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30×30: 30 things I’m proud I did before I turned 30

I like lists. I find them motivating and easy to understand. It’s a structure to limit and highlight, whether they be daily to-do lists or curated honors or resolutions — both personal and professional. I also like somewhat arbitrary milestones to serve as an opportunity to review my progress to the goals I have. It’s the same reason why I celebrated my 10,000th day alive.

Here’s another. I turn 30 this week and have used that as a reason to feel good about what I’ve done so far.

Years ago, a friend of mine who produced an early web show I was a part of a decade ago (hi Ryan Noggle!) pitched the idea of an online travel show called 30×30, which was meant to highlight 30 big, visual experiences Americans ought to accomplish before hitting that age. It was inspired somewhat by the ‘life to do list’ I’ve maintained since I an early teen. While that 30×30 list we created together was helpful, many of the those experiences were more focused on being visual. It also was relatively generic.

So last year after I turned 29, I appraised what I had done and what I wanted to do before I turned 30. So while I try to keep most of my personal goals off this site, now that I’m about to turn 30, I wanted to bring together some of the larger accomplishments, both personal and professional, that I’m most proud of. In large part, it’s an assessment on how me at 20 years would view me now at 30 years.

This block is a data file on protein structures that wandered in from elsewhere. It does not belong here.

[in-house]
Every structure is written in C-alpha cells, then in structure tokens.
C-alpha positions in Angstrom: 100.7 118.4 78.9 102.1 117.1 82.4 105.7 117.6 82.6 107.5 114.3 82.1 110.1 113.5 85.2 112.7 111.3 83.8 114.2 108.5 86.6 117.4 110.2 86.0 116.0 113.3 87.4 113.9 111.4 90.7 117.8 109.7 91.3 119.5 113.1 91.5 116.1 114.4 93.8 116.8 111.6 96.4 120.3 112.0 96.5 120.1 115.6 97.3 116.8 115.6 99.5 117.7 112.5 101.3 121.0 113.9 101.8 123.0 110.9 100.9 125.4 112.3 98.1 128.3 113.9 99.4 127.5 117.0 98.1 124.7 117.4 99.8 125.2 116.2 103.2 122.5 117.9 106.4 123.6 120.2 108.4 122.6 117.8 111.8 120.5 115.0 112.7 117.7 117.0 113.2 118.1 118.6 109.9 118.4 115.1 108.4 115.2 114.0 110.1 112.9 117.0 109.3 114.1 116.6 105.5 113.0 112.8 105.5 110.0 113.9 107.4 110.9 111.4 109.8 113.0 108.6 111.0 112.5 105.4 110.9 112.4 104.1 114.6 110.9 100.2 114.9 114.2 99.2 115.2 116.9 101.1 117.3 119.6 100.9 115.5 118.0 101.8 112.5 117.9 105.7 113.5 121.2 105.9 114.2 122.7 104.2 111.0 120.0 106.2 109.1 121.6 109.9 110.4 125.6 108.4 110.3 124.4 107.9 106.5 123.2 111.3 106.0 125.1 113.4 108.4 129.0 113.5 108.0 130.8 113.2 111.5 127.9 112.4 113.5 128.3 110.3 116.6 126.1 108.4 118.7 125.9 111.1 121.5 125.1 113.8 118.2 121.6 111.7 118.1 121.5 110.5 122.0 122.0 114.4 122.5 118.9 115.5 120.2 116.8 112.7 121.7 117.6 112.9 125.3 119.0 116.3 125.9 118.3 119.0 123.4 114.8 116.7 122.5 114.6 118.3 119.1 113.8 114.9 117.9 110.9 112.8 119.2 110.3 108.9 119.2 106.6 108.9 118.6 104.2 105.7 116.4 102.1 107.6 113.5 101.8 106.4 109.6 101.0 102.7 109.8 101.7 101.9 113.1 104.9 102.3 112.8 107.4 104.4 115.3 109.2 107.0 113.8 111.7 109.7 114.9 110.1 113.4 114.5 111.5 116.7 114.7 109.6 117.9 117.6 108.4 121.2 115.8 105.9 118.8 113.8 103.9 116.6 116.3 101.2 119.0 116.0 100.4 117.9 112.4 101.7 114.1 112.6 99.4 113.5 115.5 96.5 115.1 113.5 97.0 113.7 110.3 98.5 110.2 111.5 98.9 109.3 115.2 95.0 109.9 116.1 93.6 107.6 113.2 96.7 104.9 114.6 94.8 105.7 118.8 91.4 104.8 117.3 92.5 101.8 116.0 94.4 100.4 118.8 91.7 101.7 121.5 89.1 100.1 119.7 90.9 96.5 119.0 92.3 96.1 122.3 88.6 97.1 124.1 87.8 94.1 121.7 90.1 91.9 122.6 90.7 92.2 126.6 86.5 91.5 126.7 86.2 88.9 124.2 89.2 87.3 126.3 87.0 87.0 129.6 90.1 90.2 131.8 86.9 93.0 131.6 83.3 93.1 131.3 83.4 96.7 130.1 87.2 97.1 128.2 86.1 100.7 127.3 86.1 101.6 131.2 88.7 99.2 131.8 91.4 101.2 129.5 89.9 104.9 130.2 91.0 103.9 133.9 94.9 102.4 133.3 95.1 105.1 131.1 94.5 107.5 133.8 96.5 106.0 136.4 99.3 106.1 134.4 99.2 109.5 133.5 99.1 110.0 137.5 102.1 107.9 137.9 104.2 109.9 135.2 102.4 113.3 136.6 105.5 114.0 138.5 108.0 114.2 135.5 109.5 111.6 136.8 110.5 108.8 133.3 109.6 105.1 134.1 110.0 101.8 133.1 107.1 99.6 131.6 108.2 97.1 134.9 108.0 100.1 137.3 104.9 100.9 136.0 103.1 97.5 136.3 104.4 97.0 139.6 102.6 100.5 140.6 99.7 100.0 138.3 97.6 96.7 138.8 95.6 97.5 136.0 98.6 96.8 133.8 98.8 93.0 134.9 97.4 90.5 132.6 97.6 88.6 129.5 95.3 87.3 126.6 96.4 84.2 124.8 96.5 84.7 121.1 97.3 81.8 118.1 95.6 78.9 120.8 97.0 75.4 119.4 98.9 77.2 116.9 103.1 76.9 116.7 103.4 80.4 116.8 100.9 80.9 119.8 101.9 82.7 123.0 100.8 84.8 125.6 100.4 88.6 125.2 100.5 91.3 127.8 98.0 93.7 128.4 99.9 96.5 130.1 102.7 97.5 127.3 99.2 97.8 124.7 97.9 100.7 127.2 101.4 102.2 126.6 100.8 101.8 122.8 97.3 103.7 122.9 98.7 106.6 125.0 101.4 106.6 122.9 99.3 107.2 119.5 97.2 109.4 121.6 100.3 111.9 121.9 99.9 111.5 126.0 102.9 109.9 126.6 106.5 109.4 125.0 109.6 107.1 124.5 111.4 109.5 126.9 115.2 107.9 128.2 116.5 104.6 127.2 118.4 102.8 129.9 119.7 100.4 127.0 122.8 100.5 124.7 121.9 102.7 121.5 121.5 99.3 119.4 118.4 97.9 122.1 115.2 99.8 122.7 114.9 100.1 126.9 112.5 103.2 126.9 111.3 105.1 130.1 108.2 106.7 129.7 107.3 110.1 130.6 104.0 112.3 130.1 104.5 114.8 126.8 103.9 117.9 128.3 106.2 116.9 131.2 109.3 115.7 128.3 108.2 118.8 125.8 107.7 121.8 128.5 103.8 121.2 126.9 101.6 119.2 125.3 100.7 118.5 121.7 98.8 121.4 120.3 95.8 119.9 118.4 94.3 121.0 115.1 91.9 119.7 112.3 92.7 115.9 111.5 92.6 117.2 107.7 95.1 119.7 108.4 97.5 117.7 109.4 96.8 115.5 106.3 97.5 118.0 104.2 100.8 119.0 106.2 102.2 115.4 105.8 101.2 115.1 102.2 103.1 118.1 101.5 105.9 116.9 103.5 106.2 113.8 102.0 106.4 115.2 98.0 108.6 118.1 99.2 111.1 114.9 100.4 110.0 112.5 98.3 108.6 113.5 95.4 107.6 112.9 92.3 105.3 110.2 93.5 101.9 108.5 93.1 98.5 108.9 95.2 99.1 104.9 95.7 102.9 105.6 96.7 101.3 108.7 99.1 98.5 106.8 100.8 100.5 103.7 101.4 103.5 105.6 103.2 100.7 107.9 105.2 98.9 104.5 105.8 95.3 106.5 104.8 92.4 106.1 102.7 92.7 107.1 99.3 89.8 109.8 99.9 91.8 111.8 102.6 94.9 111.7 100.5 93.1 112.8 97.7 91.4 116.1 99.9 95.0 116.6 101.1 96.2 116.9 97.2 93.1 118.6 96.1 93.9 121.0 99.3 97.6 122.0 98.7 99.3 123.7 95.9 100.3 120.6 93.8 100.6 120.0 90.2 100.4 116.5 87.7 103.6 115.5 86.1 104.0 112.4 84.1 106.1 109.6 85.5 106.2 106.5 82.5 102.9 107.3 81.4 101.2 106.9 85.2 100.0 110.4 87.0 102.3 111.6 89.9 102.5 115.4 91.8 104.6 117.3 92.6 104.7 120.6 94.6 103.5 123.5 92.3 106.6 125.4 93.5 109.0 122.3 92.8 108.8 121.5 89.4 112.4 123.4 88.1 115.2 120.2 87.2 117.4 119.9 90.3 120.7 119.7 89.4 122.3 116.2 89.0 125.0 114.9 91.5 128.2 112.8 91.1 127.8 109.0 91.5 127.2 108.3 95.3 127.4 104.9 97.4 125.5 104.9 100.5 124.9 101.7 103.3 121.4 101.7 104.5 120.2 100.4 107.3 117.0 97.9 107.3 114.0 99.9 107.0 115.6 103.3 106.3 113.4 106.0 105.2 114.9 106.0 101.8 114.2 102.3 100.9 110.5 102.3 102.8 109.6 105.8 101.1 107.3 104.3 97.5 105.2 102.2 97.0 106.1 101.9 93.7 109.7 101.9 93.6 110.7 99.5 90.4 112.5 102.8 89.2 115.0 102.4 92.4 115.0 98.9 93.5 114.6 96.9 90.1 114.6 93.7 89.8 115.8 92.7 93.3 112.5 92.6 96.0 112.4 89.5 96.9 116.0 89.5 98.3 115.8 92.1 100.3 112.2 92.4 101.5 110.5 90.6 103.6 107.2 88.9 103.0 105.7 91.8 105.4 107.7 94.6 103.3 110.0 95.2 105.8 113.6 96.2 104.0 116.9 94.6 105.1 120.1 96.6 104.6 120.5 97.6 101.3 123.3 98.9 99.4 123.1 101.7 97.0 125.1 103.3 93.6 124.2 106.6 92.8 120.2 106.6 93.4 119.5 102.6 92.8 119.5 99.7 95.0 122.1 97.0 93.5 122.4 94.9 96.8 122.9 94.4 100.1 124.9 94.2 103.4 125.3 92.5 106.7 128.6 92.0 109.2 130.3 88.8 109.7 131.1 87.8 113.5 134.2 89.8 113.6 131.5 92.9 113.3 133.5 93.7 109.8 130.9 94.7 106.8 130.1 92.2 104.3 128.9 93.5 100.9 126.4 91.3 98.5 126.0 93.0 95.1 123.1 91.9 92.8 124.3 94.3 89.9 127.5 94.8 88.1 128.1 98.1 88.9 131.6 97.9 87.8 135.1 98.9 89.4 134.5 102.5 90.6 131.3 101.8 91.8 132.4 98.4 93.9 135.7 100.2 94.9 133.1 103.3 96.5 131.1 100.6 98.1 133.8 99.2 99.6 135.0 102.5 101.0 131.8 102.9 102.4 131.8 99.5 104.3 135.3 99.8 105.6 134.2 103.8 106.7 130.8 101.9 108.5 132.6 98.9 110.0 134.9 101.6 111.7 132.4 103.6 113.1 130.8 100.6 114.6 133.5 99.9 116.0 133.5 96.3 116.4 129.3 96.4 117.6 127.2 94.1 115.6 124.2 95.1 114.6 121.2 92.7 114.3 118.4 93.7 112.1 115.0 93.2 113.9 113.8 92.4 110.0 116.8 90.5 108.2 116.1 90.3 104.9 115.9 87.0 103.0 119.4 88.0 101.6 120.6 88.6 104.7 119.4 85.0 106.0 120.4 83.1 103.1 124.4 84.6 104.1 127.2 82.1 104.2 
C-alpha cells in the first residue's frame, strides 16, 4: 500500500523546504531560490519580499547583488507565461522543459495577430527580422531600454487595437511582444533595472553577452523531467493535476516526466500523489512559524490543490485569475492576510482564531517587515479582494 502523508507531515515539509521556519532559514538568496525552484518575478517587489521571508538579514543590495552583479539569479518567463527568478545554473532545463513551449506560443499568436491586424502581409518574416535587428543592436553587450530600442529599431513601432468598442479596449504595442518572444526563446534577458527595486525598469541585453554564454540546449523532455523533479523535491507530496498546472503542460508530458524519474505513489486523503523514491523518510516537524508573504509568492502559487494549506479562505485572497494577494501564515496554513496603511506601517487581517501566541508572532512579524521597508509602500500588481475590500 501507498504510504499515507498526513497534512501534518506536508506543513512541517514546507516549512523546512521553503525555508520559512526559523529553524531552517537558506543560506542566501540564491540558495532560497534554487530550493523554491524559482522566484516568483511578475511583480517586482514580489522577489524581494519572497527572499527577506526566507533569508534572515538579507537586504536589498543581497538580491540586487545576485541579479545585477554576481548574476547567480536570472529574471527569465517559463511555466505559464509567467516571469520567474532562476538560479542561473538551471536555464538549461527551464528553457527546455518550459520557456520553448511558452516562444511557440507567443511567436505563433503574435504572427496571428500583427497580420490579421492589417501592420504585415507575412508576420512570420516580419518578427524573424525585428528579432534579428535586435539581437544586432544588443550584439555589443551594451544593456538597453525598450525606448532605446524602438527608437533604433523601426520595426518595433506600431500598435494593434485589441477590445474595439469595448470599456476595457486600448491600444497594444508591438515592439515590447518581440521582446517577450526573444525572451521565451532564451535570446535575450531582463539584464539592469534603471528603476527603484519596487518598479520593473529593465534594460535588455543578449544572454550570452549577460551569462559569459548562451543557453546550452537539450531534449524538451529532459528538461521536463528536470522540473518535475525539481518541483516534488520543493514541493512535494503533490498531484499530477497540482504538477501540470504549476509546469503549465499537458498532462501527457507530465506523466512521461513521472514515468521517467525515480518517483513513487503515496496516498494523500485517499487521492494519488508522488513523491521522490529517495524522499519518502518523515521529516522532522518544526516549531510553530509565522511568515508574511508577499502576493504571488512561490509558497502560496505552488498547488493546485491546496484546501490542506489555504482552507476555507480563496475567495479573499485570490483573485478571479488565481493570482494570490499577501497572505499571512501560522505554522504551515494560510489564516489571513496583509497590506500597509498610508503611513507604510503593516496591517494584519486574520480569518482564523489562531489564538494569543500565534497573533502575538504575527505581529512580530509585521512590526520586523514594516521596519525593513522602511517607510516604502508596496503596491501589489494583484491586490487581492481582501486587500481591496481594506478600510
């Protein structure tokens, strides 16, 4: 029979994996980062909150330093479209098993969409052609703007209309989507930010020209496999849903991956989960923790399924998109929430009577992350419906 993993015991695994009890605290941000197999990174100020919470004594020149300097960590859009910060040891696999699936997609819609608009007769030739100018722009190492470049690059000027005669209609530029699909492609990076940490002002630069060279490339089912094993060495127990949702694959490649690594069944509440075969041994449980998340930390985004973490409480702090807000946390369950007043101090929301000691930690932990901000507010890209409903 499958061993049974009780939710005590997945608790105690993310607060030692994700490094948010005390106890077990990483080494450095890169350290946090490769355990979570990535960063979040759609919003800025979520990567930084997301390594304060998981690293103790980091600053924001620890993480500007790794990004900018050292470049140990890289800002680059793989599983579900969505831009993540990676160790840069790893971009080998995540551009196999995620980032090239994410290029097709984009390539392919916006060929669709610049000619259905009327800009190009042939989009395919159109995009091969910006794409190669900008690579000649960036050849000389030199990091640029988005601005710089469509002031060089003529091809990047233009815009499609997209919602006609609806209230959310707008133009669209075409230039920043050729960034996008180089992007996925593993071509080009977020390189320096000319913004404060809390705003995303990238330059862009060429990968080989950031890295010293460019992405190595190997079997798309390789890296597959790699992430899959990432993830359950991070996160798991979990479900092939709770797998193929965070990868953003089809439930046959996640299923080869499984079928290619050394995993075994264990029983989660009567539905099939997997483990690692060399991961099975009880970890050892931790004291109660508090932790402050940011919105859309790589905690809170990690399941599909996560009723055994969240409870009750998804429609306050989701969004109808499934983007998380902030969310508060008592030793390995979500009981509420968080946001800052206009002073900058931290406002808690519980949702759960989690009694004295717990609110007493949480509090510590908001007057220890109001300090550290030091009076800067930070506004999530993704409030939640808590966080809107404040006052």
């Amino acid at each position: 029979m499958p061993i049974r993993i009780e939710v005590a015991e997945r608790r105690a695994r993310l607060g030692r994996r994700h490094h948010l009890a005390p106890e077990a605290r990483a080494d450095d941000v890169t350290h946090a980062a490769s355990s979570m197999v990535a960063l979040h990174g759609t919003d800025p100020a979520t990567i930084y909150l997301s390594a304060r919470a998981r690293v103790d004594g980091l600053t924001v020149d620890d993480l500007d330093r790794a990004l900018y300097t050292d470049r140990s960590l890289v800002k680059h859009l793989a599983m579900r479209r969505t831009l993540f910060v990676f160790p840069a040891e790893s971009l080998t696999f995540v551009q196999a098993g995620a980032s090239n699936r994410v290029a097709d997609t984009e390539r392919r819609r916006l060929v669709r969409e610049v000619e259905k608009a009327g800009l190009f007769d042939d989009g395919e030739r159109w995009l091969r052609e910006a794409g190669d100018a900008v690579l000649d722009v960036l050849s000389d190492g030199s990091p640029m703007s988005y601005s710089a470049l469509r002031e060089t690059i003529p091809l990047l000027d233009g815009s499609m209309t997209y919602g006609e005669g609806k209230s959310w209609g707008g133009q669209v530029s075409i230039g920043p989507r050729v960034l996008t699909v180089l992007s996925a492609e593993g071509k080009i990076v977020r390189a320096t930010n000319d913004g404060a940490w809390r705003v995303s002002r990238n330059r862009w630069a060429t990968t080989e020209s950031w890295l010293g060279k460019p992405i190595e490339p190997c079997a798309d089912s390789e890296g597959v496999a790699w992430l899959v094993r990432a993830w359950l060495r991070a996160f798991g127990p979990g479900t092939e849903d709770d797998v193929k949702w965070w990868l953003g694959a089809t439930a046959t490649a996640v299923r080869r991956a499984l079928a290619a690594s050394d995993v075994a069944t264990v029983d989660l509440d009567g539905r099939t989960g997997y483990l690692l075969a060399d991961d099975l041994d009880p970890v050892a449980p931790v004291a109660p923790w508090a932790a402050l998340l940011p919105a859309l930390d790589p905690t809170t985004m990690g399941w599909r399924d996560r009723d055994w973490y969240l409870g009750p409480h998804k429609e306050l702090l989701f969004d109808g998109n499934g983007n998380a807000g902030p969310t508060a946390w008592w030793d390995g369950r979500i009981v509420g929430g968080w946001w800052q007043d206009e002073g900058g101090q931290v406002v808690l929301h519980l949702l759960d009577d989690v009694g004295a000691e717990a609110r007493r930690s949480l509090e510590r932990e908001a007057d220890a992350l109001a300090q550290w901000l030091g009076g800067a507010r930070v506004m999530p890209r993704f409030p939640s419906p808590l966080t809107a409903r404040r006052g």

So here are 30 things I’m proud I did before I turned 30.

  1. Completed (movement on) my original Life To Do List — When I was 13, I made a list of 26 items I wanted to do with my life. Before I turned 30, I made movement on them all.
  2. Build a real business — Though it’s still very small, crossing $1 million in  2015 revenue and delivering impact, I’ve never been prouder of Technically Media, with employees and profit and impact, the hardest thing I’ve ever done. (thanks team, including cofounder BJK, who took the above photo)
  3. Pay off my student loans — No student debt!
  4. Buy a house — I bought one on my own and then one with SACM. Properly investing in a neighborhood thrills me.
  5. Consistently Volunteer  — I’ve joined a pair of nonprofit boards, including the Workshop School and Coded by Kids.
  6. Be more generous — I’ve made it an annual ritual to donate to nonprofits I love. I’ve opened up my wallet more when other people are involved too. Yeah, I’ve bought a few rounds in my day. But I’ve also tried to be open with my time.
  7. Make my community better — Whatever that community is, I try to ask myself: how is this helping the community I’m a part of? From my neighborhood, my city, my industry, my business, and the like, I want to do better by those around me. I believe that I am a net positive in the places I take part.
  8. Go car-less — I always wanted to live without dependency on one. For the last two years I’ve done that.
  9. Be a mentor — I like to see myself as a fledgling mentor to a pair of younger people, whom I greatly respect, a role I cherish mightily. People have helped me a great deal and I hope to do the same.